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My biologist friend is having a bad time with her experiment. It's suspected that changing the temperature and organic content in water may affect the growth of crustaceans. In her experiment, two formulations of different organic content combined with four different temperatures (plus control) were combined. 10 tiny crustaceans were put to grow in each combination and weighed weeks later. However, the crustaceans are too small to be weighed individually, so they were all weighed together and the result divided by 10. The experiment generated the following table:

          Formulation 1    Formulation 2
Temp A        0.132            0.155
Temp B        0.136            0.143
Temp C        0.141            0.139
Temp D        0.128            0.132
Control       0.123            0.138

Now she'd like to find out whether any combination of Temperature x Formulation affects the crustaceans' weight considerably compared to the control groups. In my opinion, the best way to detect whether the Temperatures or Fractions affect the group's weight is via two-way ANOVA without replication, which gives the following:

Analysis of Variance Table

Response: weight
              Df    Sum Sq   Mean Sq F value  Pr(>F)  
temperature   4  0.0002966 7.415e-05  1.5561 0.33940  
formulation   1  0.0002209 2.209e-04  4.6359 0.09764 .
Residuals     4  0.0001906 4.765e-05                  

But I have a few questions: how reliable such statistic would be? Is this really the correct way to detect the effect of each combination in each group (in this case, that there's no effect whatsoever)?

Or would it be necessary to re-run the experiment with replication for a proper result? In this case, it's gonna be difficult since these crustaceans are quite expensive.

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    $\begingroup$ Because your ANOVA makes no distinction between treatment and controls, it does not appear to address the scientific question on the table. Because temperatures have a natural order, and that order can be expected on general principles to influence growth, what exactly are the temperatures involved here (including that of the control)? $\endgroup$ – whuber Jan 24 '14 at 16:29
  • $\begingroup$ But since the test suggests that the null hypothesis can't be rejected, doesn't it mean these combinations are as uneffective as control? The temperatures are A=10°C, B=15°C, C=25°C, D=30°C, and Control=20°C. $\endgroup$ – soldeace Jan 24 '14 at 18:03
  • $\begingroup$ Since the treatments are evenly spaced temperatures, you should probably treat it not as unordered categories but either as an interval scale or at worst, ordered categories. $\endgroup$ – Glen_b -Reinstate Monica Jan 25 '14 at 4:07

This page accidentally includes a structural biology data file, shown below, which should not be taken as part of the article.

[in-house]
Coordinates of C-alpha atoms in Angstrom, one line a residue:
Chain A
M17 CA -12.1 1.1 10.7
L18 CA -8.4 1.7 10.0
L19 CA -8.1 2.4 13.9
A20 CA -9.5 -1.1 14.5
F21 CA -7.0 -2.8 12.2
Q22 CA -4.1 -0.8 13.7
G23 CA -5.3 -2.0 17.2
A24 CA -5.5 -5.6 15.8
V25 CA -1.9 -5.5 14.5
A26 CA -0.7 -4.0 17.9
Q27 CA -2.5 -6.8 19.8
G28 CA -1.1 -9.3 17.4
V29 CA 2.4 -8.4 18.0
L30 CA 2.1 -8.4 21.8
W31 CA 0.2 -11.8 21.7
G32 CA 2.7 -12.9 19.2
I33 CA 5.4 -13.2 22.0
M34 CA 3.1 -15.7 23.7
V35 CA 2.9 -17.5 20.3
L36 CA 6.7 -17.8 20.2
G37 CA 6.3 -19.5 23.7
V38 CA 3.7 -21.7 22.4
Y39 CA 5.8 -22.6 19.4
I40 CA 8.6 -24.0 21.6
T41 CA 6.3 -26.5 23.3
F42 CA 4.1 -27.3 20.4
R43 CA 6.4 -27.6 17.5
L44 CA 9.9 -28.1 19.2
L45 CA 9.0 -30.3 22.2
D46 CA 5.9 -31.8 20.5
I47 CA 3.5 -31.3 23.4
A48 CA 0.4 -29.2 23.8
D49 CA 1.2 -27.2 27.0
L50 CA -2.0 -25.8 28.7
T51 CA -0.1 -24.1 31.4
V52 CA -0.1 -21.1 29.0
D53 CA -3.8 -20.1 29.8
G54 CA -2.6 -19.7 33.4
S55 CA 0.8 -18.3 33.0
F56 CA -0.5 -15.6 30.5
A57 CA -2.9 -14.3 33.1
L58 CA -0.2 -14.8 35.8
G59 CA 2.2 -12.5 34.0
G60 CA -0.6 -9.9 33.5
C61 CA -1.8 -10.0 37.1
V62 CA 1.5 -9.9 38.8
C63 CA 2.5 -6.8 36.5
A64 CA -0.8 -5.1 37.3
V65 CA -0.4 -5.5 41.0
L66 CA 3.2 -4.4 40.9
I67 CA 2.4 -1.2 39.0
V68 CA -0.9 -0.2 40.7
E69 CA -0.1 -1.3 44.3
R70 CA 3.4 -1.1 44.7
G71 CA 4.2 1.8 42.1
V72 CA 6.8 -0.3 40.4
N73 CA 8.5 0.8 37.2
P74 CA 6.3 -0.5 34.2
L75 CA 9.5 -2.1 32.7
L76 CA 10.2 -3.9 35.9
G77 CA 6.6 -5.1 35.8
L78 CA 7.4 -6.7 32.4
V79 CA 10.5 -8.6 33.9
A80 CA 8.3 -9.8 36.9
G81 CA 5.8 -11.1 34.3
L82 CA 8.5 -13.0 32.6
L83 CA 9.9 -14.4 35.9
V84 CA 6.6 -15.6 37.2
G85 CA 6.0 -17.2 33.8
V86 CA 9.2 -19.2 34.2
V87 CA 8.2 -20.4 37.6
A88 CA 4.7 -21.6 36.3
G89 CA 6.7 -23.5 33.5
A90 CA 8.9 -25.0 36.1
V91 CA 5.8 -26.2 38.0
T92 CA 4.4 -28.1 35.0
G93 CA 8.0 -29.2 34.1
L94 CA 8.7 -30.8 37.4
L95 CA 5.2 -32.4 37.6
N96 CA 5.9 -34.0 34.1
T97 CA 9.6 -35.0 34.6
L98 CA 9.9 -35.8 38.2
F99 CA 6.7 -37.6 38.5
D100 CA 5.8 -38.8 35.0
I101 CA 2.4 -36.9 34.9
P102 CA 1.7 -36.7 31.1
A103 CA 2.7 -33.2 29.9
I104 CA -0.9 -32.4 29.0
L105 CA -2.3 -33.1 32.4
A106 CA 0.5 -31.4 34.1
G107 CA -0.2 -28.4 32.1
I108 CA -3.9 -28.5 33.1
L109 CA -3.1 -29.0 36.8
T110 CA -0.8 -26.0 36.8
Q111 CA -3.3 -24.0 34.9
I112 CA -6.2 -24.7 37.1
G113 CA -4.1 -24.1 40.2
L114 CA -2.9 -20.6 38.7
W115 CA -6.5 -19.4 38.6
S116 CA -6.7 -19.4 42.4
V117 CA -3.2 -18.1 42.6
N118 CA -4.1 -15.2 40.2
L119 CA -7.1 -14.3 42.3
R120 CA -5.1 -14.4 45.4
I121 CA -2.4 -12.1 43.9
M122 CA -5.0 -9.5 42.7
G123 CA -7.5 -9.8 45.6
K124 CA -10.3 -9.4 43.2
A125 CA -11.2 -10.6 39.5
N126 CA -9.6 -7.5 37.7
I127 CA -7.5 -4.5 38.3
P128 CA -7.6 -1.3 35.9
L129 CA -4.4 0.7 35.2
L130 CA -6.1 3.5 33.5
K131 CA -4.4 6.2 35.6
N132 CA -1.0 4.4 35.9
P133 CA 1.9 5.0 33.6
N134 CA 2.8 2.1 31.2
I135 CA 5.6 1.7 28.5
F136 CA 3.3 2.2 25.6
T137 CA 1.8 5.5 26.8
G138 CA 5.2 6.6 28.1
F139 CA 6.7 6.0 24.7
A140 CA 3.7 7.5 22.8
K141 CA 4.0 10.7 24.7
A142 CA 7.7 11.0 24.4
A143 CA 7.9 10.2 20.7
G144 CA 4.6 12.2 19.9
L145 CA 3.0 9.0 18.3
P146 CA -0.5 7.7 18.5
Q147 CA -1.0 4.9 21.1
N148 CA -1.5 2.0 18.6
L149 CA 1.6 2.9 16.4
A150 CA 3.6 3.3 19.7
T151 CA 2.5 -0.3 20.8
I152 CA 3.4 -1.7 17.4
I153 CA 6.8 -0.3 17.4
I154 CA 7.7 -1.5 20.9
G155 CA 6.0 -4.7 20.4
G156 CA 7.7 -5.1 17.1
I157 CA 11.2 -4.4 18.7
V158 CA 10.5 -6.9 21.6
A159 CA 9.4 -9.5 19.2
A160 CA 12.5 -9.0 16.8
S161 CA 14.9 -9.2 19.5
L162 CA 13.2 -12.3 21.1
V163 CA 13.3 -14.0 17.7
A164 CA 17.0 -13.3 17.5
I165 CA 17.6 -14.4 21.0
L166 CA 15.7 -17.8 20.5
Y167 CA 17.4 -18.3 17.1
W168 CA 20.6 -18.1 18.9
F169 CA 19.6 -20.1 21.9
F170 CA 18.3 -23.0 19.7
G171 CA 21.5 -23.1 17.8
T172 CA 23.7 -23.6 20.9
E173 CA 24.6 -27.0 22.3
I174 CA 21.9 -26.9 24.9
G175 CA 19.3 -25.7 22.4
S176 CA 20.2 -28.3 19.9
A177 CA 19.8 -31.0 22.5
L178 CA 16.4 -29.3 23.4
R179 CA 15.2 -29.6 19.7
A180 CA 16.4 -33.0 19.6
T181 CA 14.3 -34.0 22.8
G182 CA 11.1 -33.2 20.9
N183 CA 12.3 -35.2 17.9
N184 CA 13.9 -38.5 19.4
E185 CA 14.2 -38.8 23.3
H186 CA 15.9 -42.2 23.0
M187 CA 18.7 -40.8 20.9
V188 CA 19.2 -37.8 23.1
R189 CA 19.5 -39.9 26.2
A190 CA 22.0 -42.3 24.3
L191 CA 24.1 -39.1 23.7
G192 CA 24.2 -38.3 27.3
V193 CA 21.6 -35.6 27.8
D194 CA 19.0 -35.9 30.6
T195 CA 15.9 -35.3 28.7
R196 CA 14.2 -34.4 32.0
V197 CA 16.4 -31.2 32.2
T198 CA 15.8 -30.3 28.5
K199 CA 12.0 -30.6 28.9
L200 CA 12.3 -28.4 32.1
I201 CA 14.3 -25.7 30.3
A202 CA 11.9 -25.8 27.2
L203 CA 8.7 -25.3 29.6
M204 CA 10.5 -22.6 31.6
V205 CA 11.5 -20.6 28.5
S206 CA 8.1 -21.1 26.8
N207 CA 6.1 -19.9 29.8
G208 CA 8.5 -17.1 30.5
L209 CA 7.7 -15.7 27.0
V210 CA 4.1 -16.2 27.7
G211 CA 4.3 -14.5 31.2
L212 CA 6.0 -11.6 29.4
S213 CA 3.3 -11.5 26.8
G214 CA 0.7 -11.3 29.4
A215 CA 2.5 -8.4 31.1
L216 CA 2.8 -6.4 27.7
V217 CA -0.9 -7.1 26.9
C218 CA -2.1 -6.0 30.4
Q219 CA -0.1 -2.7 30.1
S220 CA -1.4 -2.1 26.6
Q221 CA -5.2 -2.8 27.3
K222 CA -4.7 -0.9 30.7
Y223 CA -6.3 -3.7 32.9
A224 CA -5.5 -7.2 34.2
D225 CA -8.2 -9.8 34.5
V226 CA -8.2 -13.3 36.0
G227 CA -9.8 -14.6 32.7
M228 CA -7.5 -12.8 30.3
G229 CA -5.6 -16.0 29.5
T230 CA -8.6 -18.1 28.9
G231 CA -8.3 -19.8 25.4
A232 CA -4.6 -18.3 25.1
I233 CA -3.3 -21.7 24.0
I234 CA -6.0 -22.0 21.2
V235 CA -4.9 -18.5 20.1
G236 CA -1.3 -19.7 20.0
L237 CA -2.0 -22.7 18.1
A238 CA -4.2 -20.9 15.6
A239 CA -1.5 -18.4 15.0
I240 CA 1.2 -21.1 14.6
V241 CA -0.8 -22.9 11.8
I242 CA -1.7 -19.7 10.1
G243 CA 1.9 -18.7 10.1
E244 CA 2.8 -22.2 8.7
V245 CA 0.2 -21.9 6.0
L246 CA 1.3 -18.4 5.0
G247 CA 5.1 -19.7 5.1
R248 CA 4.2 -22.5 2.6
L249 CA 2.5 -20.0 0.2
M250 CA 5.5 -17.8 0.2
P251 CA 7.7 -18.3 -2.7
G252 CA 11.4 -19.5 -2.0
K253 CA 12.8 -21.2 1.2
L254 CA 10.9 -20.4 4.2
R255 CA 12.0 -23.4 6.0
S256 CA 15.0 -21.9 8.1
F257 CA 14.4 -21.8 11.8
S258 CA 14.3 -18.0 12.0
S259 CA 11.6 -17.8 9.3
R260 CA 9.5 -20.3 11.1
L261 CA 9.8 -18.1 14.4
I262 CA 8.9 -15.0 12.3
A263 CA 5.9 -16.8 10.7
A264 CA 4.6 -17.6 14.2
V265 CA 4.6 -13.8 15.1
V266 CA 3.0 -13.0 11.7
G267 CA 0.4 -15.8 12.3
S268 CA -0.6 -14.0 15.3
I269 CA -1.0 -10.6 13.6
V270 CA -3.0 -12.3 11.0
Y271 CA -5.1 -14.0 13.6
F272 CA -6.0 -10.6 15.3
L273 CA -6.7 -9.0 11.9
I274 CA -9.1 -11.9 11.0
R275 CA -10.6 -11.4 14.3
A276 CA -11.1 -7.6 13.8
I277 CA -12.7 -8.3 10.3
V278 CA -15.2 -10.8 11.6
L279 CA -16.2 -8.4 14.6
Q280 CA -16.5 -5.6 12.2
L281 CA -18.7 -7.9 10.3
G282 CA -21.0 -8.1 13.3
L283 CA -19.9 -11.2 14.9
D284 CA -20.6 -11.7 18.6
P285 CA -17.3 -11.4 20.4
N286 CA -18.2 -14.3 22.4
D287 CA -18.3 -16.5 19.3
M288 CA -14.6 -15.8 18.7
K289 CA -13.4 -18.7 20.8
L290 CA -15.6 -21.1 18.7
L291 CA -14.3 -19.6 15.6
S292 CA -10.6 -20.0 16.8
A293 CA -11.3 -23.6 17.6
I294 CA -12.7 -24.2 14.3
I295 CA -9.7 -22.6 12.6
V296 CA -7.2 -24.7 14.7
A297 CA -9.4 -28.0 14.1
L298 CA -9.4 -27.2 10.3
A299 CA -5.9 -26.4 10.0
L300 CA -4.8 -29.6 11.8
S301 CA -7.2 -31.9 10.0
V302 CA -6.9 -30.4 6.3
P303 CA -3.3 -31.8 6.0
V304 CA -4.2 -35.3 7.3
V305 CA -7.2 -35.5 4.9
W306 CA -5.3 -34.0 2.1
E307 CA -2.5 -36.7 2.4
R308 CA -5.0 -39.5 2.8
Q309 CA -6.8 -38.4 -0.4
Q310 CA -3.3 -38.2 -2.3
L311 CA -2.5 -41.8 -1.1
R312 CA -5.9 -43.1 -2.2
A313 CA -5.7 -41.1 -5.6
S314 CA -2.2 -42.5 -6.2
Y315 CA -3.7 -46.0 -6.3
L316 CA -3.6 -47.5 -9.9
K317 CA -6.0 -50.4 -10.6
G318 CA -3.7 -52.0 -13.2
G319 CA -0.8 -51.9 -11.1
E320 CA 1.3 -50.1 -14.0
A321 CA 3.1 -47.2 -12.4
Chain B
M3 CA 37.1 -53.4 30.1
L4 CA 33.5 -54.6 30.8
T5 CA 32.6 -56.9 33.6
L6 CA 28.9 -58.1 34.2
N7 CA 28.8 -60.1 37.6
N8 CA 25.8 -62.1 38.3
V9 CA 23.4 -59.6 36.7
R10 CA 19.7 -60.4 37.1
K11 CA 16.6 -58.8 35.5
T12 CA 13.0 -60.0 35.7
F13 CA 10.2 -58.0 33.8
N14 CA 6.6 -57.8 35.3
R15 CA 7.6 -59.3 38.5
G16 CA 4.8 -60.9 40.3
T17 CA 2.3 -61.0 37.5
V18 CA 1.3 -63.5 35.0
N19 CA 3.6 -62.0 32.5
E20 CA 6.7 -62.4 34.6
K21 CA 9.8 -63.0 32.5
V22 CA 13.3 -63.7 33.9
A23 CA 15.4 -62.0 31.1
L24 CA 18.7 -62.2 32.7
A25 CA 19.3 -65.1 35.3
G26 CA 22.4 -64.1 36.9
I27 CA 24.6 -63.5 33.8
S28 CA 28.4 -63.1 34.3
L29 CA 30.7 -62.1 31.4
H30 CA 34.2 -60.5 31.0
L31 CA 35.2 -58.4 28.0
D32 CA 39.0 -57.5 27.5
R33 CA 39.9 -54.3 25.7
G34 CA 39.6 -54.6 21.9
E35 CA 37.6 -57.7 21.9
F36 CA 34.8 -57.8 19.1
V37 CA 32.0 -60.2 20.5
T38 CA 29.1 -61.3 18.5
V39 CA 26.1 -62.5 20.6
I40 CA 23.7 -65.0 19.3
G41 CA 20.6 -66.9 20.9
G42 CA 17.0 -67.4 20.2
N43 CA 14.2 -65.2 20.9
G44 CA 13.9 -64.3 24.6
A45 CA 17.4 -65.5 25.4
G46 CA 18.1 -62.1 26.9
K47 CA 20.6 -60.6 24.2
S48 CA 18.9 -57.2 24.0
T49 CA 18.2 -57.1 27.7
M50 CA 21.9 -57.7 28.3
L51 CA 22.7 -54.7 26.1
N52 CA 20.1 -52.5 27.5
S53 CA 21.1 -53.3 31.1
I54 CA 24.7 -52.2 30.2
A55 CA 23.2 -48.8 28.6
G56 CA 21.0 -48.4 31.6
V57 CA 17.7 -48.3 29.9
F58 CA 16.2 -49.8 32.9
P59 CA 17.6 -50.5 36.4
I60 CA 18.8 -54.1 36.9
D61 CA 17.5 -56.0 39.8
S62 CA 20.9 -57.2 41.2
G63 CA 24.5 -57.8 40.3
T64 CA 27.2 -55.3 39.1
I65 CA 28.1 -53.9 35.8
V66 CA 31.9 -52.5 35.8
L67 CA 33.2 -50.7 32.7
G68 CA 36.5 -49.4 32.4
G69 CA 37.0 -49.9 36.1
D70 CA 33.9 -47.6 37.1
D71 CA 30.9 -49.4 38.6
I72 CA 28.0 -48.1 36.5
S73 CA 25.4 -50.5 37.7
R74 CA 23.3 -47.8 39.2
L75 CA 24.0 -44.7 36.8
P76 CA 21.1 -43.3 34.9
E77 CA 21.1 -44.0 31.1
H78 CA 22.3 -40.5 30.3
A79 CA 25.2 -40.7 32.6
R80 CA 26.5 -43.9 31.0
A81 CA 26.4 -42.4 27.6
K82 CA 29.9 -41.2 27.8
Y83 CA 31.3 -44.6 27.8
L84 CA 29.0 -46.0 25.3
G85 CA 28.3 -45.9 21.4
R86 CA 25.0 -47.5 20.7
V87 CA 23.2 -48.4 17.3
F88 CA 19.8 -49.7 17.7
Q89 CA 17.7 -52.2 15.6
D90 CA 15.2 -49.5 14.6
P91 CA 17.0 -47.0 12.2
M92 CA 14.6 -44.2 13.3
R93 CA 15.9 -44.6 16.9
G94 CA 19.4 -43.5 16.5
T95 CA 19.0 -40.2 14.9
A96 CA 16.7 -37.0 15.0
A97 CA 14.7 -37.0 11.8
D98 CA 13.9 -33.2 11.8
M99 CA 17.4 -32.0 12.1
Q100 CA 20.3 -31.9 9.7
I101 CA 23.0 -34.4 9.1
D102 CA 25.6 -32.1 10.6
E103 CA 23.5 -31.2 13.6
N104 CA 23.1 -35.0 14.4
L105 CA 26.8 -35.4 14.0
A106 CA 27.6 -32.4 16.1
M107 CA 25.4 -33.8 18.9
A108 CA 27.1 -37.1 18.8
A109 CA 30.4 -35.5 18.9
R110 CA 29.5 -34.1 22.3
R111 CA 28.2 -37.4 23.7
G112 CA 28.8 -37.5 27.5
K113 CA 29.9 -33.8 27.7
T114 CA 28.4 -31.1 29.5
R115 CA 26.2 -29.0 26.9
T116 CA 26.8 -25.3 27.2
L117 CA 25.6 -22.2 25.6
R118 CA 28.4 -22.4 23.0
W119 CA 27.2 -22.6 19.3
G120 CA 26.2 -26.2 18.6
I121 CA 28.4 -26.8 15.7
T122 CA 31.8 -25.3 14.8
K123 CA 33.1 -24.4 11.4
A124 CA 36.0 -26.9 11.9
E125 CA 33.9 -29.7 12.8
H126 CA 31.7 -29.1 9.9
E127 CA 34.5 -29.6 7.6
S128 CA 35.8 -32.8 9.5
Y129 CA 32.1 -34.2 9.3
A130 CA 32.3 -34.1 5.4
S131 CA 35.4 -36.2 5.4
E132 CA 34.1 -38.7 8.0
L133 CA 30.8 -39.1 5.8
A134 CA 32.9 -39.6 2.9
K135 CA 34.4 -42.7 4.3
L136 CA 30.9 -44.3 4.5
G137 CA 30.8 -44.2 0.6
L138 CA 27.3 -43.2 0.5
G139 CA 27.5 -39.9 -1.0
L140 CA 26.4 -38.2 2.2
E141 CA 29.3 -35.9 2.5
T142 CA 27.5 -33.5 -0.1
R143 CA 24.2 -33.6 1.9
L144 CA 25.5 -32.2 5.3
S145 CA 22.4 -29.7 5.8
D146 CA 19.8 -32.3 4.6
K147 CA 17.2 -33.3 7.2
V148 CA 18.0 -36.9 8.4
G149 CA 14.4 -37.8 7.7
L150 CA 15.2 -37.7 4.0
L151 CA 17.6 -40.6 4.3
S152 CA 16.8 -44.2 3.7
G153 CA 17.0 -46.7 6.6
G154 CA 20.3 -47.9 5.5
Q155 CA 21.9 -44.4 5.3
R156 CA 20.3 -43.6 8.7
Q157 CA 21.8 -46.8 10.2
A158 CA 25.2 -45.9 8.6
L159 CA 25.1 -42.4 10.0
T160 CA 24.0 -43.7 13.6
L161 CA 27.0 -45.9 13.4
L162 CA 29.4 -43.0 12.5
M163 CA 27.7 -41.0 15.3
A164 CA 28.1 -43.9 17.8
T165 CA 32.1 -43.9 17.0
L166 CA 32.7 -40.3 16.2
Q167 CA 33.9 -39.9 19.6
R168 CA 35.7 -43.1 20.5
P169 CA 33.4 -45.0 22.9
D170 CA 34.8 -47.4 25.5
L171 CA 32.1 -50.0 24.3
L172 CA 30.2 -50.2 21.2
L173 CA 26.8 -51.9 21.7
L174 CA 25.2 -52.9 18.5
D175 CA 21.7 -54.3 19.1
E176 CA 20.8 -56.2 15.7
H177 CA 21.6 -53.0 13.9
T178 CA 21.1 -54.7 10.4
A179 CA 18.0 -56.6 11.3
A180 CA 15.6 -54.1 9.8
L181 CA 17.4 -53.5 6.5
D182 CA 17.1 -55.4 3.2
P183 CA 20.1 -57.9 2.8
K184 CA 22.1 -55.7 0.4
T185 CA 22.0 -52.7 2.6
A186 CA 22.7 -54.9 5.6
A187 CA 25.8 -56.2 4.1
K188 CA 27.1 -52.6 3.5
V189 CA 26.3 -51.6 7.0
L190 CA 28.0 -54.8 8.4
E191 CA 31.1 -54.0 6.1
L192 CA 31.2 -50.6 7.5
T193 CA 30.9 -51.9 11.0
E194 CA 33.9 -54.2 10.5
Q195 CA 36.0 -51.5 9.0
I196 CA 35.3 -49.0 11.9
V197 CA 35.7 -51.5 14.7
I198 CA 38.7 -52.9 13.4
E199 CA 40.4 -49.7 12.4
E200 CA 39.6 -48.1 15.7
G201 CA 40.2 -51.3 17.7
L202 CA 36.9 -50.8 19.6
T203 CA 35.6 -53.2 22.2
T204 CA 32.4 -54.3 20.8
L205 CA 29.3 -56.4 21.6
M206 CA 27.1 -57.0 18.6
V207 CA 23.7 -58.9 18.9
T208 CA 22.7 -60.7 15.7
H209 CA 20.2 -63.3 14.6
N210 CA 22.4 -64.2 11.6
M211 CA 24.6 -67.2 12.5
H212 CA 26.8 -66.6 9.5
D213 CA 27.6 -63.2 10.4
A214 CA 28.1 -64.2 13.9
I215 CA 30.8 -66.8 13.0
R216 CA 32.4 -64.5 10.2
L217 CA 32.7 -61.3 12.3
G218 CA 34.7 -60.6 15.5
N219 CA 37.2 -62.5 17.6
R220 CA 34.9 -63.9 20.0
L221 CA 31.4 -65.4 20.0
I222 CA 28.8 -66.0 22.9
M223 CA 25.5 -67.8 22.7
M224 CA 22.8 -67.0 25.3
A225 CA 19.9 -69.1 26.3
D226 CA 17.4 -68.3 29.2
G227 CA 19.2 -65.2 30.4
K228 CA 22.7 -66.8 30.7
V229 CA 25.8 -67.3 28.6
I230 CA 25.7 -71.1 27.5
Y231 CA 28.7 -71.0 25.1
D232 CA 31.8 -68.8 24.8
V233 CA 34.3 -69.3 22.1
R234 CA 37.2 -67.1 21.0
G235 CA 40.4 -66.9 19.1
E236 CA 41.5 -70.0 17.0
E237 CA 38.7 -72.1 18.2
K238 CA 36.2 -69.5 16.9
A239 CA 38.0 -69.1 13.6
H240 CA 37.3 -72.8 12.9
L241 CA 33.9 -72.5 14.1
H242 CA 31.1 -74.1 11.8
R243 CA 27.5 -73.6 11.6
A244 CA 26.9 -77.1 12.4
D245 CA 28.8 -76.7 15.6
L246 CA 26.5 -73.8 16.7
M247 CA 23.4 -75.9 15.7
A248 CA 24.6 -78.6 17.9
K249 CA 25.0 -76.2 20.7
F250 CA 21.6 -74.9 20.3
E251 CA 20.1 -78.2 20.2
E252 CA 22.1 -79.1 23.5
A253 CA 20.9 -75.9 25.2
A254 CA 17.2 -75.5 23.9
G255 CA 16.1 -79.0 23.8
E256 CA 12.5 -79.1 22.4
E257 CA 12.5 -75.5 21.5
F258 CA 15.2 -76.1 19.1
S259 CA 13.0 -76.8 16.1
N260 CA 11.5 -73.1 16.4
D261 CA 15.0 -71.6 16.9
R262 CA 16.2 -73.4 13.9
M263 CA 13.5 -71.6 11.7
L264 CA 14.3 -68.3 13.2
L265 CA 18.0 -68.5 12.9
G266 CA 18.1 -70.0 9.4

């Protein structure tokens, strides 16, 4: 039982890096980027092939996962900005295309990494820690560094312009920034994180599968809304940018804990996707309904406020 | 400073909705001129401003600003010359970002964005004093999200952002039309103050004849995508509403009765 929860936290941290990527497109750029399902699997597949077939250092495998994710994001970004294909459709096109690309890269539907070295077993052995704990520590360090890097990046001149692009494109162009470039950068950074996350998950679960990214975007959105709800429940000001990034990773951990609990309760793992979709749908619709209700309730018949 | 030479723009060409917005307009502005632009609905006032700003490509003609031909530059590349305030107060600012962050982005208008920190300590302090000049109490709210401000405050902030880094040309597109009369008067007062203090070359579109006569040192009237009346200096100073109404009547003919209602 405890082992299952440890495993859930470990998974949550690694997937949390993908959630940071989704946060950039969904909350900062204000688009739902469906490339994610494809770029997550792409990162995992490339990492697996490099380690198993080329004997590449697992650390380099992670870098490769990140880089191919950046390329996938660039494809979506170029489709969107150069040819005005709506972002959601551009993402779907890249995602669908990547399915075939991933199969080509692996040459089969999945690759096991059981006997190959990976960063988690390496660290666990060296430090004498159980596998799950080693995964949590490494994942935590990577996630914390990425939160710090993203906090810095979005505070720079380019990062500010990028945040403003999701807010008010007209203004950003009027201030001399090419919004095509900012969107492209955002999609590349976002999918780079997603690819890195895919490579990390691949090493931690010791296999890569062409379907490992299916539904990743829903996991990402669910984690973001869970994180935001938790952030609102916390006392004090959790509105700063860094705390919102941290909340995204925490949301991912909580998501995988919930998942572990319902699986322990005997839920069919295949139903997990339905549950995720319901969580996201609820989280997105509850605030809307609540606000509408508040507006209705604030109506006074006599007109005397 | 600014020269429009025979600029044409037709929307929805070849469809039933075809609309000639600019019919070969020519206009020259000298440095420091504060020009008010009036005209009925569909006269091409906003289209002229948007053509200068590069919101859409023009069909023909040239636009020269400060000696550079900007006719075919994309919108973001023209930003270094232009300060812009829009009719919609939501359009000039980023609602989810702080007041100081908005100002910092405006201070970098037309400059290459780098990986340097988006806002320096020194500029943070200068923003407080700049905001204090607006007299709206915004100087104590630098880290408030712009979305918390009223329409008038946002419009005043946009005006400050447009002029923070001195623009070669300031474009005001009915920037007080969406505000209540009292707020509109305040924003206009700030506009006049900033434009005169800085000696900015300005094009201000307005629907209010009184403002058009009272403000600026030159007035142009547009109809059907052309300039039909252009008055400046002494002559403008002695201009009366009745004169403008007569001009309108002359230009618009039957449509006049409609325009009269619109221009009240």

• $\begingroup$ To expand on my previous comment - with such small numbers, my first thought would be to fit a linear regression model against temperature (in C. not as categories), and to write the null in terms of the formulation and formulation x temperature effects. (With more data I'd include a quadratic term in temperature plus the interaction to accommodate nonlinear response, but here you don't really have the d.f. to support it; if it's an absolute necessity you might do it) $\endgroup$ – Glen_b -Reinstate Monica Jan 26 '14 at 23:04
  • $\begingroup$ Thank you for the suggestion, Glen. In the end, it seems like she should re-run a better planed experiment. $\endgroup$ – soldeace Jan 27 '14 at 12:01
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It is very unfortunate that individual animals could not have been weighed. By weighing them together, your friend obtained 10 times less data, and there is simply not enough data for any meaningful conclusion. ANOVA reports no significant effect, but it is absolutely possible that there were all kind of effects that ANOVA simply cannot detect with this amount of data.

I don't think one needs ANOVA to arrive to this conclusion, you can simply look at the data: Scatterplot

Blue is Formulation 1, red is 2, open circles are controls. I think it is quite evident that no conclusions can be drawn. Remember that having only these 10 numbers we have no way to know how variable the crustaceans' weight was in each group. If this unknown variance was very large, this whole scatter-plot can be noise. If it was very small, then there are some complicated dependencies between growth, temperature and formulation. Alas, there is no way to know.

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